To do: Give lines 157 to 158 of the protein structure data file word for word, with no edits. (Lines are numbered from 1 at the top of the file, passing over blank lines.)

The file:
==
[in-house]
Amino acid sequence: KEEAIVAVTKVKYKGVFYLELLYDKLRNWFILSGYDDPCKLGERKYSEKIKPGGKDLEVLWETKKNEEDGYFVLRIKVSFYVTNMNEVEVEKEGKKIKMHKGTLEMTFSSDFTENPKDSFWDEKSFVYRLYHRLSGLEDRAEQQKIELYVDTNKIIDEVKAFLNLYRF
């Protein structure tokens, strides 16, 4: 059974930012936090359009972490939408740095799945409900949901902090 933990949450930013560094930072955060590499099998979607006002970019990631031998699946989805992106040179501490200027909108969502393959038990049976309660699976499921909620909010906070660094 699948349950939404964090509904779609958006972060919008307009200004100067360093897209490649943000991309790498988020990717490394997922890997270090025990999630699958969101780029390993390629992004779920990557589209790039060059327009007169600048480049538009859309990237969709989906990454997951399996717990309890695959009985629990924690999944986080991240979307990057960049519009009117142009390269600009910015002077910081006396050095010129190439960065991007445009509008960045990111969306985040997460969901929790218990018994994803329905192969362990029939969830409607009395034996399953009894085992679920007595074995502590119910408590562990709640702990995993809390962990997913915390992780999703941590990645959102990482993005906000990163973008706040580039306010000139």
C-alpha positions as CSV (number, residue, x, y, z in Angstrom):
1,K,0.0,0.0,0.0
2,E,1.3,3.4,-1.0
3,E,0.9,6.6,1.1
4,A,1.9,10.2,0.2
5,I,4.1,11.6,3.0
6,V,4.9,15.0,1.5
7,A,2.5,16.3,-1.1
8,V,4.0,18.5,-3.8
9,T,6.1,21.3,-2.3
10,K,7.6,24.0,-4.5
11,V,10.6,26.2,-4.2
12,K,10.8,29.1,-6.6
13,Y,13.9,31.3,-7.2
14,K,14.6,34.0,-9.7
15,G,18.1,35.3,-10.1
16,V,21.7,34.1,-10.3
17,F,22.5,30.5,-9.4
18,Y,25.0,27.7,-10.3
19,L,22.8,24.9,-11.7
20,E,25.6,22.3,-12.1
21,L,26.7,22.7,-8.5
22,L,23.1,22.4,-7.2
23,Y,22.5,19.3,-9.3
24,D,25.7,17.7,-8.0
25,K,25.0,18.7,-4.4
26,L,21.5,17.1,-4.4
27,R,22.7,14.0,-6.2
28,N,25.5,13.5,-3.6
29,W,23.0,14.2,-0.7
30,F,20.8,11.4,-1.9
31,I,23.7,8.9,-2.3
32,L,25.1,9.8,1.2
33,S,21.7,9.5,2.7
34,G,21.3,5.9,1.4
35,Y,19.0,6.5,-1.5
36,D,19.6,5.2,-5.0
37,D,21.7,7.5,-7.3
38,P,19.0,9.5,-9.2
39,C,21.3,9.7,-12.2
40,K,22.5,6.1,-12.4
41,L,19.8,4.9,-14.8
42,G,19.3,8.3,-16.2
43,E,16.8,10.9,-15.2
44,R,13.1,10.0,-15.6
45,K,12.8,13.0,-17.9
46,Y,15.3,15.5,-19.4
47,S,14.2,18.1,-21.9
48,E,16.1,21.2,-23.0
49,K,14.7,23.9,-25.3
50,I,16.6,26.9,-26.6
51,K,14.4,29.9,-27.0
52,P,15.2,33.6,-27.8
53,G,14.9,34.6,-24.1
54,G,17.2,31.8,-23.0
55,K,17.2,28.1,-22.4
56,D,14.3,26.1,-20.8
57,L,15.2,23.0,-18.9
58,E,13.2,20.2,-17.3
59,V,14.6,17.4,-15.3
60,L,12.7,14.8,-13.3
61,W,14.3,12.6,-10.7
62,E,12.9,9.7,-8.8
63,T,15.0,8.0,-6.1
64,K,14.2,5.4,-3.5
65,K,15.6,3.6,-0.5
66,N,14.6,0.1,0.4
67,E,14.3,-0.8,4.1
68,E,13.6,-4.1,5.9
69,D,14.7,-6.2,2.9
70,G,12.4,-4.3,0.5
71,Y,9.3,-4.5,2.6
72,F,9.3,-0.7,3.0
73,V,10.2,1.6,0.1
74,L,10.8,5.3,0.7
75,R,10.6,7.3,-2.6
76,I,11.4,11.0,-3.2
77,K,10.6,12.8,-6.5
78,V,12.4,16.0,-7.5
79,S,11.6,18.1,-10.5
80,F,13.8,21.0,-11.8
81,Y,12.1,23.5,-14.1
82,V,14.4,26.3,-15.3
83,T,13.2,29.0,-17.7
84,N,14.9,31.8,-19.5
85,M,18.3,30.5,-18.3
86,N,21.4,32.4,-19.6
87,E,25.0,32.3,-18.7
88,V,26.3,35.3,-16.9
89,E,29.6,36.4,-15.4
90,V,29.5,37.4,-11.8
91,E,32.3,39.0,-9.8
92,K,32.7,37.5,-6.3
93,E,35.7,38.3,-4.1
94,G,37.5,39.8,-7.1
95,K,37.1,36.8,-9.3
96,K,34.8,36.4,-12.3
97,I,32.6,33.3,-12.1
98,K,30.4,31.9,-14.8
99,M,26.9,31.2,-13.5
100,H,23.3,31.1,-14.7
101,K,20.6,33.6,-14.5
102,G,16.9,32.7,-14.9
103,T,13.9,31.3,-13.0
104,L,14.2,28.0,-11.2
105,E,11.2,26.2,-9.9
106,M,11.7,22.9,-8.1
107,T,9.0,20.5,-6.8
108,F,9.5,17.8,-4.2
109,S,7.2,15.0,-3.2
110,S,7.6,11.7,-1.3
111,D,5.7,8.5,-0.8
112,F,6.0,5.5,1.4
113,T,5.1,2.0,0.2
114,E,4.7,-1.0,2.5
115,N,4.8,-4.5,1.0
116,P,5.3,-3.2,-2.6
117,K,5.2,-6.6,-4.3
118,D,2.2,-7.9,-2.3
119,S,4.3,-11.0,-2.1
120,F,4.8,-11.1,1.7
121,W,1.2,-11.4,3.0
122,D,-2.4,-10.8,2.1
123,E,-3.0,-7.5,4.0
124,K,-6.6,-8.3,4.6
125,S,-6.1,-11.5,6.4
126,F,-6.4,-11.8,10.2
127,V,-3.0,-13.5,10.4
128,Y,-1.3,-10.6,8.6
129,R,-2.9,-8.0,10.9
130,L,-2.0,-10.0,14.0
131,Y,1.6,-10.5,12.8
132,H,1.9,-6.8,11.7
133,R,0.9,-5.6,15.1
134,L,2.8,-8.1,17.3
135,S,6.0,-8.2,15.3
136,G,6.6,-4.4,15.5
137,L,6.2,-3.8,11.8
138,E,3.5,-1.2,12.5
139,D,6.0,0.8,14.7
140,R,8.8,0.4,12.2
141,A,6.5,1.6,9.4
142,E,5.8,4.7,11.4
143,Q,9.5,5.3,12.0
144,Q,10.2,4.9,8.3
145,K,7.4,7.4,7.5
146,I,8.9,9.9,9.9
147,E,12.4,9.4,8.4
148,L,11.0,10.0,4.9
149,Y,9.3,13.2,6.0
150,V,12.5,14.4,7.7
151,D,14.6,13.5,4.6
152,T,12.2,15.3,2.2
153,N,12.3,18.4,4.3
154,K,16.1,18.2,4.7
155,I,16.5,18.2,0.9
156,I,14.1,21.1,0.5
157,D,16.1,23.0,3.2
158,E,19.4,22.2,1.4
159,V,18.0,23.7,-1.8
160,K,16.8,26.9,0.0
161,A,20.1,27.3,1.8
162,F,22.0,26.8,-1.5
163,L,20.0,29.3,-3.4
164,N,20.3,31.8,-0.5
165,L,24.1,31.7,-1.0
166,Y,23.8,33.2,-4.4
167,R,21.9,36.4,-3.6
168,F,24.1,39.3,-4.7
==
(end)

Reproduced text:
153,N,12.3,18.4,4.3
154,K,16.1,18.2,4.7